Tuesday, May 03, 2005

Genocide in Darfur

Tom Malinowski, an official of Human Rights Watch, has a column in the Washington Post today about the continuing genocide in the Darfur province of Sudan. He compares the lack of action by the Bush Administration to similar slow responses of the Clinton Administration:

In his willingness to confront evil head-on, President Bush likes to think he's more decisive than that mushy-headed multilateralist Bill Clinton. But when I look at the Bush administration's response to what it has itself called genocide in the Darfur region of Sudan, I can't help thinking I've seen this movie before. It recalls the early Clinton administration (in which I served) and its initially ineffectual stand against genocide in Bosnia.

In 1993 and 1994 the United States could point to dozens of good things it had done about Bosnia: imposing sanctions, brokering peace talks, supporting U.N. peacekeepers and providing humanitarian aid. But America's commitment to end genocide was hollow, because it was not, at that point, backed by political and military muscle. The same is true in Darfur today. ...

Before it took action in Bosnia, the Clinton administration hid behind the United Nations. Warren Christopher said in June 1994, "NATO has done [in Bosnia] whatever has been asked of it by the United Nations." The Bush administration is hiding behind the African Union, which has taken months to deploy just 2,000 troops in Darfur. Rice said last week: "We've been very active, but what we really all are focusing on now . . . is the African Union, which is taking the lead. . . . The African Union may need some help with capacity. If there is a request, I would hope that NATO would act favorably." ...

I have no doubt that the Bush administration cares about Sudan. The United States has done more than any other Western country for Darfur. To its credit, the administration even allowed the U.N. Security Council to refer the atrocities there to the International Criminal Court, despite its bitter opposition to this court. ...

When the Clinton administration finally made Bosnia a priority and began leading international institutions instead of hiding behind them, the killing there ended. It's not too late for the Bush administration to do the same for Darfur.

It is well within the ability of the United States to take action to help stop the genocide in Darfur, even with our current level of commitment in Iraq. When are we going act?


Anonymous Josh Ferguson said...

I have to wonder if it's for political reasonse that we haven't taken for of a lead in the Sudan. What would the general public's reaction be if an announcement was made that we were sending troops into another area of the world?

Our primary obligation, of course is where America's interests lie, but I think we do have a moral obligation as human beings to stop genocide when we can. What would be the troop requirements? Will there be a backlash from the military that are already over-worked and on long deployments? Would we be going in to stop one despot in favor of another? These are questions I'd like answered.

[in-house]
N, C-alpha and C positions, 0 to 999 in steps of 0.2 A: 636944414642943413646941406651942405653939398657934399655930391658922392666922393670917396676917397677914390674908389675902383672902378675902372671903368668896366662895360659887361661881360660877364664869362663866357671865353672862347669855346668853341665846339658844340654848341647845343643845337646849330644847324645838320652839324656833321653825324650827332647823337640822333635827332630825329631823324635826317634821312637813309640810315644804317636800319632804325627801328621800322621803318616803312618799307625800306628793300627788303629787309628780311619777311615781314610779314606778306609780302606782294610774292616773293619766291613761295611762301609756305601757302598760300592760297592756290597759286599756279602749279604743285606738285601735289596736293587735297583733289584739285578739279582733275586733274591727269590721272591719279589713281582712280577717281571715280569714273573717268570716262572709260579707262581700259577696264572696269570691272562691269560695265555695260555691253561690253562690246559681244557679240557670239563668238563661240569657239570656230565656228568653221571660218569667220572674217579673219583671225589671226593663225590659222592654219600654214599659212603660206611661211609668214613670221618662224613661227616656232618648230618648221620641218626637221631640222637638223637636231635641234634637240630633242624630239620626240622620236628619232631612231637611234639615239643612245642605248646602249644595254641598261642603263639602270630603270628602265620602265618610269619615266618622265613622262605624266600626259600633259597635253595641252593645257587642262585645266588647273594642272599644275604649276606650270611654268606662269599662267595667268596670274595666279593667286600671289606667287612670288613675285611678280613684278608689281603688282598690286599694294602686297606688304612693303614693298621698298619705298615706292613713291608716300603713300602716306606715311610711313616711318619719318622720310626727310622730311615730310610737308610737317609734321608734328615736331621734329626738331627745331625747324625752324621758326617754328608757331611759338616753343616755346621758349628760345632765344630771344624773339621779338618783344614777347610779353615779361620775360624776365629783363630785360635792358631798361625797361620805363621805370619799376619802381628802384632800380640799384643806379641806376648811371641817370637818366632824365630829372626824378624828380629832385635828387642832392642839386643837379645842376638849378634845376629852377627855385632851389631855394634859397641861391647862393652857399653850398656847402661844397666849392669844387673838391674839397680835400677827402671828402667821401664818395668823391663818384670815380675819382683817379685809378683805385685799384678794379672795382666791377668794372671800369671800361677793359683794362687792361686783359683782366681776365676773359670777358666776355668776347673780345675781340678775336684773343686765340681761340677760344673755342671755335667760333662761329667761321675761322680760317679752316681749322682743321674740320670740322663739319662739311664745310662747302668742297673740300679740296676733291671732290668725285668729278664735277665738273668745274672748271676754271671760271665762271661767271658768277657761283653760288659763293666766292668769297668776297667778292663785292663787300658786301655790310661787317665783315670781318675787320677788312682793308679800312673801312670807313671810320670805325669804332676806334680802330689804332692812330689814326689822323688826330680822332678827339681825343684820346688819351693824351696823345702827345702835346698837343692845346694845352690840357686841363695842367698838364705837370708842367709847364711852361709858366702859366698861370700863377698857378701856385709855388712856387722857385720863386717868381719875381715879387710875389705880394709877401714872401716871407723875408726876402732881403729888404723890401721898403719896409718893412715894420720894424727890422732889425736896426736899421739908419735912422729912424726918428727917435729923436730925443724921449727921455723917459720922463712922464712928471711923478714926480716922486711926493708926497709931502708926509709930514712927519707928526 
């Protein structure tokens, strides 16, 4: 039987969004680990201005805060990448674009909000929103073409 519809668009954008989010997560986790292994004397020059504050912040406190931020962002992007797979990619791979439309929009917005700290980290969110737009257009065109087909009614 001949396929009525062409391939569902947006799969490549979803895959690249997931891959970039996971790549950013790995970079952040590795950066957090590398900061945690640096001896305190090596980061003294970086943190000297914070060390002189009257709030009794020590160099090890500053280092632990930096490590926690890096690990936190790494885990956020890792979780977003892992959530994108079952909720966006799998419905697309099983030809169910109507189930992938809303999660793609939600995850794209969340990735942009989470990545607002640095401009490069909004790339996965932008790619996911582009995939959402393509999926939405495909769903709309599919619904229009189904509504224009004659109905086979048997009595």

4:55 PM, May 03, 2005  
Blogger Kevin said...


I completely agree with you on this subject. If we are that shining light on the hill or champion of justice, we can not pick and choose our battles. We need to take them all on, the chip will fall where they may.

Like T.R. said, we may fail, but we can not be counted in those cold timid souls that neither know victory or defeat.


6:05 AM, May 04, 2005  
Anonymous Marc Schneider said...

Not to be too cynical about this, but my answer is NEVER. Let's face it, countries talk about defending humanitarian interests but, unless there is some vital national interest involved, no country is going to make the effort necessary to stop genocide. I'm not saying Bush doesn't care about genocide, but it was a lot easier to do something about Saddam Hussein (who, horrible as he was, really was not committing genocide)because we had obvious interests in Iraq. There is no way Bush or any other president is going to incur a lot of costs (lives, money) to stop Africans from killing each other. And how many Americans would really want him too? It's much easier to talk about it at the UN than it is to back up that talk with force, especially given how stretched our forces are now.

9:55 AM, May 04, 2005  
Blogger Cyn said...

Darfur Through the Eyes of Innocents

3:47 PM, May 05, 2005  
Blogger Esther said...

It is all sooooooo sad. I really wish we could find a way not only to help but to put a stop to it. Even better would be if the UN would finally step up (or even NATO) and do their job there.

5:02 PM, May 05, 2005  
Blogger MaxedOutMama said...

I think the problem is that the US would have to take "illegal" unilateral action again. But I agree with Kevin. We can't pick and choose. The death toll is what matters.

5:23 PM, May 05, 2005  
Blogger Tom Carter said...

Josh, it seems pretty clear that we have the capacity to do what needs to be done. What's being talked about now is some logistical support to AU troops, airpower, and a few people on the ground to make it work.

Marc, I think the short answer is that intervening in clear-cut cases of genocide is in our national interest, in that it defends basic principles our country is founded on. It falls to the U.S. to lead the UN, NATO, and Europe in efforts like this, along with providing reasonable levels of military and materiel support. We were wrong not to stop genocide in Rwanda, and we're wrong not to stop it in Sudan. The UN is incompetent and corrupt; waiting for it to take effective action is tantamount to condoning the killing.

6:58 PM, May 05, 2005  

Post a Comment

<< Home